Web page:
Write Better Fundraising Materials by Targeting Four Personality Types

Your Readers May Have More Than One of These

Smiling people who might be donors.
••• Compassionate Eye Foundation/Chris Windsor/Digital Vision/Getty Images

Tom Ahern, a master of fundraising copy, suggests that when you start writing any communication piece (letter, brochure, newsletter, direct mail package), imagine that you have "four sets of ears."

Each set of ears pays attention to a different group of stimuli and represents one of the four basic personalities that reside in the minds of your readers.

No, your readers are not mental basket cases. We all have aspects of these personalities in our heads. Perhaps one dominates, but they are all there in some measure.

Ahern, in his book, How to Write Fundraising Materials That Raise More Money, labels these personalities as amiable, expressive, skeptical, and bottom-liner.

Here are tips about appealing to each type:


Our amiable sides are downright friendly. We respond to people and stories about people. This part of our brain wants to help, nurture, and be part of a community. To tap the amiable personality, be sure to:

  • Use photos in your materials...of faces. Use them to establish eye contact with the reader. Yes, a reader will make eye contact with a facial image, so make sure the subject's eyes are nice and big.
  • Write anecdotes, stories about the people your agency helps. Create a scene in your reader's mind. Don't use abstractions, but develop stories that will tug at the heart strings. It is the best way to explain what you are all about. Author Ahern says that "...fundraisers use anecdotes as micro-documentaries that instantly interest, educate, and inspire strangers."


Our expressive sides plead for something new. They crave what they don't already know. Give your readers a dose of news right away to get their attention. It could be a fact, statistic, or a new program. Place the news in the first paragraph of your appeal letter, on the home page of your website, or on the front page of your newsletter. 

What is news?

  • A daring new program.
  • A story about how a client changed his/her life.
  • An emerging trend.
  • A problem that no one knows about yet.


This is the wary part of your brain. Readers, while they may respond to your anecdotes, do not just sit down and write a check. That is because they are wary, afraid of being taken, suspicious of fundraising appeals. How do you deal with such skepticism? By figuring out all the objections ahead of time and answering them.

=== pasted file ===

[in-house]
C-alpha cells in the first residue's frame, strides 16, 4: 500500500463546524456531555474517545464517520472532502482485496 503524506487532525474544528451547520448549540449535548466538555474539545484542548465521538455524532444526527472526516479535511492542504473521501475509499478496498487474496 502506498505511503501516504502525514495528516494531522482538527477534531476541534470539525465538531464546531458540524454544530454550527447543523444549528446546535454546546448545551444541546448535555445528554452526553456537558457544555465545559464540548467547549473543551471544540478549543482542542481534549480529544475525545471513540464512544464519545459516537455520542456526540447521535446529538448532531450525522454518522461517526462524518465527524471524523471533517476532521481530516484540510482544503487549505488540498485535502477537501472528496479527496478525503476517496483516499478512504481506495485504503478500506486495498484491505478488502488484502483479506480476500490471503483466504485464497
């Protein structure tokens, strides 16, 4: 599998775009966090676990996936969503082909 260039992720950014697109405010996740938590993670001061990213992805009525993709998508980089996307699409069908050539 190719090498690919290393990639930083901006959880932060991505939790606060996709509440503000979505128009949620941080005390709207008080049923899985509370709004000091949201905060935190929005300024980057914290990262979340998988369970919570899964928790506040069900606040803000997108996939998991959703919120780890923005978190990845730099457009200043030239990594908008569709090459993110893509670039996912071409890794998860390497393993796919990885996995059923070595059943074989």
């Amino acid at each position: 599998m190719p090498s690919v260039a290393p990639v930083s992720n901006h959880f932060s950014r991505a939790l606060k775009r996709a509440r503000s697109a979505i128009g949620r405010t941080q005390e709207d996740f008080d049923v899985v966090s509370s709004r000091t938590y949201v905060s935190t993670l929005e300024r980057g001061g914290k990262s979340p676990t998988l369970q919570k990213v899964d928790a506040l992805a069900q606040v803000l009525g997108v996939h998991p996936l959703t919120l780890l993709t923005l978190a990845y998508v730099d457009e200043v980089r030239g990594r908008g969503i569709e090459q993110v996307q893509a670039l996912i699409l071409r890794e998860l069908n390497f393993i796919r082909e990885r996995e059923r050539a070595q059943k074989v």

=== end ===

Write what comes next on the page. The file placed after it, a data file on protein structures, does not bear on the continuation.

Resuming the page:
• Provide answers and lots of information in an accessible place such as your website. People of all generations now research people, places, anticipated purchases, and the background of your nonprofit right online.
  • Develop a list of FAQs. Brainstorm with your staff and come up with any and all objections or questions a skeptical person might ask about your agency. Prepare answers and then post the top ten FAQs on your website, print them in your materials, circulate them to your volunteers.
  • Provide testimonials. Credible testimonials are immensely soothing. Use real people talking about problems that your agency has solved. Good, credible testimonials are one of the best tools for addressing skepticism.


Our bottom-line side wants to know what to do next. What are we supposed to do? And how, exactly, will we do it? For instance:

  • Use a "call to action" to trigger this side of your potential donor. Say, "Send us a check. Put it into the enclosed self-addressed, postage paid envelope." Tell the reader exactly what to do and then make it ever so easy to do it.
  • Do you want the reader to volunteer? Provide a name, plus an email address or telephone number, of a person to contact.
  • Want to capture the reader's email? Enclose a card and ask him or her to return it; or, better, send them to your website to sign up for a newsletter that will be emailed. Make the request explicit and then put that "subscribe" link prominently on your home page.
  • Want the reader to download a document or form from your website? Give explicit instructions about how to do that.

With these "personalities" in mind, your fundraising materials will appeal to the heart, provide real news that will get the reader's attention, provide facts and more facts to quell skepticism, and tell the reader what to do and how to do it.

These are just some of the "trade secrets" of highly accomplished writers of fundraising materials.

Tom Ahern, in How to Write Fundraising Materials That Raise More Money, has packed his less than 200-page book with many more insights and tips. Ahern specializes in writing copy that motivates donors to give.

You don't have to be a brilliant writer to do the same, but you do need to know the best practices that have been proven to work.